Notice the change in Jeremy's feelings about the elephant. His experiences are overpowering his ideals and assumptions about war.  
Explain how Jeremy's assumptions about the roles of women are challenged and influenced by his interactions with No-Joke and Dulcie.  
Jeremy is still basing his thinking on the songs he admired before the war. Notice how different his view of Charlie is after the battle compared to Jeremy's simple view of shooting a gun. Do you think he will make the connection that the songs exist to cheer the soldiers, not to tell true stories? 
What is Jeremy realizing about the nature of war through his friendship with Charlie? 

Chapter Twenty-One

On what other occasion has Jeremy struggled with saying the right thing in order to maintain his honor but chose not to? 
How does this statement relate to Jeremy's friendship with both Dulcie and Charlie? The three of them represent how this statement can be stretched into a new truth. 
Charlie has changed since his first interaction with Jeremy. What role do you think Dulcie has played in Charlie's view of the war and why he was fighting in it? 
How does this statement connect to Charlie's thoughts on why the war is being fought? Why can't Charlie stand with the South and believe in what he is fighting for? Use textual evidence to support your response.  
Jeremy doesn't notice the small details because he has never before been in a situation where he needs to be suspicious of everyone.  
What are the consequences of Jeremy's decision to trust Charlie instead of his instincts? 

Chapter Twenty-Two

Jeremy is reading a cartoon that is making a joke of all the free slaves entering the northern states. Although Jeremy tries to tell Dulcie that it is meant to be funny, the topic is not a joke for her. 
How does Jeremy's desire for the war to be over reveal the effect his experience has had his motivation to be part of the war? Use textual evidence to support your response.  
What challenge does Jeremy face with the arrival of the letter from Lars?  
This is a huge turning point in Jeremy's thinking. Not only is he realizing that it was silly to want to die in battle, but he is also thinking of better things a person could do with their life.  
Explain why seeing Nicholas playing cards with the Reb makes Jeremy feel less guilty about befriending Charlie.  

Chapter Twenty-Three

What do you notice about how the author presents Seth to the reader? Dulcie is experienced enough to notice he is sneaking around and connect the missing morphine to him. Keep track of how this plays out for both characters.  
Talking with Dave validates Jeremy's motivation to enlist. How do you think this conversation will impact Jeremy in the long run? 
Explain the impact Dave has on Jeremy and how their conversation challenges Jeremy's sense of purpose. Why is it important that Jeremy realizes this about himself? Use evidence from the text to support your response.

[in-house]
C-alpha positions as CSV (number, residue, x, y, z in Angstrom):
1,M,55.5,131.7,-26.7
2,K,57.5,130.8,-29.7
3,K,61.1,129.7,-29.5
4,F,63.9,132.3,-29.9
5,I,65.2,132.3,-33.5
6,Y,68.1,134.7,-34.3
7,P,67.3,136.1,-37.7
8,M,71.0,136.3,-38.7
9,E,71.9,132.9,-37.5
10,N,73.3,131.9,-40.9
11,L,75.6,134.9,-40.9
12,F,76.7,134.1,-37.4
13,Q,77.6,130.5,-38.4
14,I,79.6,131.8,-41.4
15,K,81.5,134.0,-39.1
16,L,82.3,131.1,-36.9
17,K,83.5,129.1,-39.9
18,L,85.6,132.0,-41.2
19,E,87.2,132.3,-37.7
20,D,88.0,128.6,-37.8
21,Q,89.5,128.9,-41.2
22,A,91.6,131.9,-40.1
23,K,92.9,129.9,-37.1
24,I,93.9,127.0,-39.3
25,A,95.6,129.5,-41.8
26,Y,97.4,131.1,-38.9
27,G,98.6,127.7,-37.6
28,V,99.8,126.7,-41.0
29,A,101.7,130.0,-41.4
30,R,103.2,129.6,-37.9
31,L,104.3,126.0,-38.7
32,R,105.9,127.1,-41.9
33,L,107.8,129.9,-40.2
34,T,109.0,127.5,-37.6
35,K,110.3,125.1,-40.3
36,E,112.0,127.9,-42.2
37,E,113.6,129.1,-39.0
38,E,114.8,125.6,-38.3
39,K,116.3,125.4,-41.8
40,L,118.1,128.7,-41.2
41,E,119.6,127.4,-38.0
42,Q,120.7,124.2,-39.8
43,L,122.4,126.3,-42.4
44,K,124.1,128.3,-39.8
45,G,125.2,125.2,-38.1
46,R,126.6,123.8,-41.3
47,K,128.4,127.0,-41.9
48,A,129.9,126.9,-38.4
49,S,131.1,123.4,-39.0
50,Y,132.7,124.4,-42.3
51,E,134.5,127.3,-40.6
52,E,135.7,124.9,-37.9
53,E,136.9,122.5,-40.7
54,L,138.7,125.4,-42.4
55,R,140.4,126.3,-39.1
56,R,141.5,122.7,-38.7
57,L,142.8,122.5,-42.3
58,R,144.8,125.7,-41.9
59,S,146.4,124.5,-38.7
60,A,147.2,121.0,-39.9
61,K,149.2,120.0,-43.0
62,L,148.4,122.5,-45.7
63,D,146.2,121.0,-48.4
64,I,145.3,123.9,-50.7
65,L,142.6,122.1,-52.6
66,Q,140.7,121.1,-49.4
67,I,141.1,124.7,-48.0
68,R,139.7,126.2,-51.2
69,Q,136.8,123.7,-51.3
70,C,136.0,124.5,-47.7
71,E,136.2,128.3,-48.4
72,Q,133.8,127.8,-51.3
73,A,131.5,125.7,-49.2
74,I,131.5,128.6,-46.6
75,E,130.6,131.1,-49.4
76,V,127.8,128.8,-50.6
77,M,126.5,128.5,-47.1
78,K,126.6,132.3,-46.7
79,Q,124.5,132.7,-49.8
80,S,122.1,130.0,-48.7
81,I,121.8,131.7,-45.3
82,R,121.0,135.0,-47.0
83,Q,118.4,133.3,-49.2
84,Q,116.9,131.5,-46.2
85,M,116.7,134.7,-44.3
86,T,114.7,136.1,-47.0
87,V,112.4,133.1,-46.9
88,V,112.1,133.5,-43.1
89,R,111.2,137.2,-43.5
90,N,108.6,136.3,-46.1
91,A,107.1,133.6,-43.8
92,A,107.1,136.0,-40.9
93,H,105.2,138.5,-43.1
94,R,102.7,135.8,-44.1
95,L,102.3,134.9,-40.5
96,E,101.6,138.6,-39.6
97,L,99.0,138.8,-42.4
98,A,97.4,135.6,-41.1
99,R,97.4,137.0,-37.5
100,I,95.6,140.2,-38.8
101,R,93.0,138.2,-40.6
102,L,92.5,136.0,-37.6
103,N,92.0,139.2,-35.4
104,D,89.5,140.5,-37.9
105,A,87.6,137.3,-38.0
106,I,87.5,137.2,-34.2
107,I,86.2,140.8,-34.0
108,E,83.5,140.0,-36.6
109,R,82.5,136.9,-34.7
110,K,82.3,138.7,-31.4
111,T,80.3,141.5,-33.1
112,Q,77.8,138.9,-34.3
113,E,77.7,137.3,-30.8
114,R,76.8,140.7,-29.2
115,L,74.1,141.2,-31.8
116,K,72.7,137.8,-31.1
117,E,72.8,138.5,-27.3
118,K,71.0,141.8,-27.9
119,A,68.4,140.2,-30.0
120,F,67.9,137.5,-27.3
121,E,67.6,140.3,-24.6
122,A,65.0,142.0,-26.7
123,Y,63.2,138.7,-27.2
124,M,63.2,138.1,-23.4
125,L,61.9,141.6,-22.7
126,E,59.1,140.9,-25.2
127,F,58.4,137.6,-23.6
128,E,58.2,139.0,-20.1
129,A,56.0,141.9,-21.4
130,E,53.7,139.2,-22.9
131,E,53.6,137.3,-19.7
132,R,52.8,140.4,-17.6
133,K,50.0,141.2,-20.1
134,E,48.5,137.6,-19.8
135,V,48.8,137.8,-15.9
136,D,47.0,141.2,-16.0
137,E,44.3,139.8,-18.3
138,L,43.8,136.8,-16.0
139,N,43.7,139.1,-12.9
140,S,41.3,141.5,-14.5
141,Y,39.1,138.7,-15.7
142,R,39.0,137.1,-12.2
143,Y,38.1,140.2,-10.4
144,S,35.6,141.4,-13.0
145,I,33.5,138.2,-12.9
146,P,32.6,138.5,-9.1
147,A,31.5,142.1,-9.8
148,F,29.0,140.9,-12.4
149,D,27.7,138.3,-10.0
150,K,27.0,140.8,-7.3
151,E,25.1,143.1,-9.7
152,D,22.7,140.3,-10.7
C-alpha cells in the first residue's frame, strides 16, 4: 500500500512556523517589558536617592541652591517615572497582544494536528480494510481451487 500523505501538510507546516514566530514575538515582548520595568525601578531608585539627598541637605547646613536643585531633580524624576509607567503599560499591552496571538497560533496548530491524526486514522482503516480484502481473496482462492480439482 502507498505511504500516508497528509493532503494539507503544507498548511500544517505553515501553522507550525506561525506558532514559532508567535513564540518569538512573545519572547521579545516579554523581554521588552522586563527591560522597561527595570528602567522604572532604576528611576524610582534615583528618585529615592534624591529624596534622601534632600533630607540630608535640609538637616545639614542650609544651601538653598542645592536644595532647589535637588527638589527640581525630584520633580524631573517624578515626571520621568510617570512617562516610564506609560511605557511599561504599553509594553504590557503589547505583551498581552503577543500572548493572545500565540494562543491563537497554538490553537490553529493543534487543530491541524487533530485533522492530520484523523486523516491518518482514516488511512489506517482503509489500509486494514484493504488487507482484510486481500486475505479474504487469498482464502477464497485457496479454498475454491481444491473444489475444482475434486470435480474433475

Ambrose Bierce is a famed American writer best known for his short story "An Occurrence at Owl Creek Bridge." (This annotation contains an image)
Do you think Jeremy's decision to speak up is a good or bad thing? Explain your answer. 
What can you conclude about Charlie based on his reaction to Dulcie saying he is not a good man? 

Chapter Twenty-Four

Jeremy faces conflict interacting with the people around him and also with his own thinking. Throughout the novel Jeremy has challenged his mindset as he gains more experience. These challenges represent both internal and external conflict. (This annotation contains a video)
Charlie's smile is a huge part of his disguise. Not only does Charlie distract people with his smile, but he also hides behind it. Think back to when Jeremy first met Charlie. How did Charlie use his smile to convince Jeremy that he was friendly? 
In what ways are Charlie and Jeremy alike in how they find their identify in being part of the war? 
Notice the effect of word choice in this sentence. What do you envision when you read the word bald? Now apply that image to how Dulcie is saying, "Better for him if he don't." Can you hear her tone? 
How does Jeremy's quick change in opinion tie back to his view of honor? 
Why do you think Dulcie is questioning Charlie so persistently? How does this connect to her dislike of him? 
Notice how the combination of each point of view creates tension and urges the reader to stop and think. Each character is presenting separate reactions to the same idea. Keep track of how the truth is revealed.  
Charlie remembered Dulcie for her sharp eyes and, in turn, she was able to see the truth about him. 
Use the Define feature and look up the meaning of vindicated. How does this term illustrate the satisfaction Dulcie has in hearing Charlie tell the truth? Why is this moment important to her? 
What questions would you ask Dulcie about her views of Charlie and Jeremy?  
Charlie is not only thanking Dulcie, but he is also using her name. Think back to when he only referred to her as "girl" or "her." 

Chapter Twenty-Five

How has Aunt Betsy used her position doing laundry for the Sesch army for the advantage of her family? 
Jeremy is legally tied to Old Silas and must work to earn his freedom. Hopefully being a Union soldier is enough to maintain his freedom.  
The novel is now over, but read on for historical information about the setting.  
Chapters 17-25 Quiz